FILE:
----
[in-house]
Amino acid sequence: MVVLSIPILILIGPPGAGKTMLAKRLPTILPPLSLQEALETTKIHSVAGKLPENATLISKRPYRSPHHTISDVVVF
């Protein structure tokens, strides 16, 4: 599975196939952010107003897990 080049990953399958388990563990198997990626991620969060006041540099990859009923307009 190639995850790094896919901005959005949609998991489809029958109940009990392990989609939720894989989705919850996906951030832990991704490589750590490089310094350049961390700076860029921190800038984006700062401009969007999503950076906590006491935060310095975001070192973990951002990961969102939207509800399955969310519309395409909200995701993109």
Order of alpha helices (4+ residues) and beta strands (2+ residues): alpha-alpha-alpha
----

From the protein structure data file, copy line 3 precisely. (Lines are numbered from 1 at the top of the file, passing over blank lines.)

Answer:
């Protein structure tokens, strides 16, 4: 599975196939952010107003897990 080049990953399958388990563990198997990626991620969060006041540099990859009923307009 190639995850790094896919901005959005949609998991489809029958109940009990392990989609939720894989989705919850996906951030832990991704490589750590490089310094350049961390700076860029921190800038984006700062401009969007999503950076906590006491935060310095975001070192973990951002990961969102939207509800399955969310519309395409909200995701993109």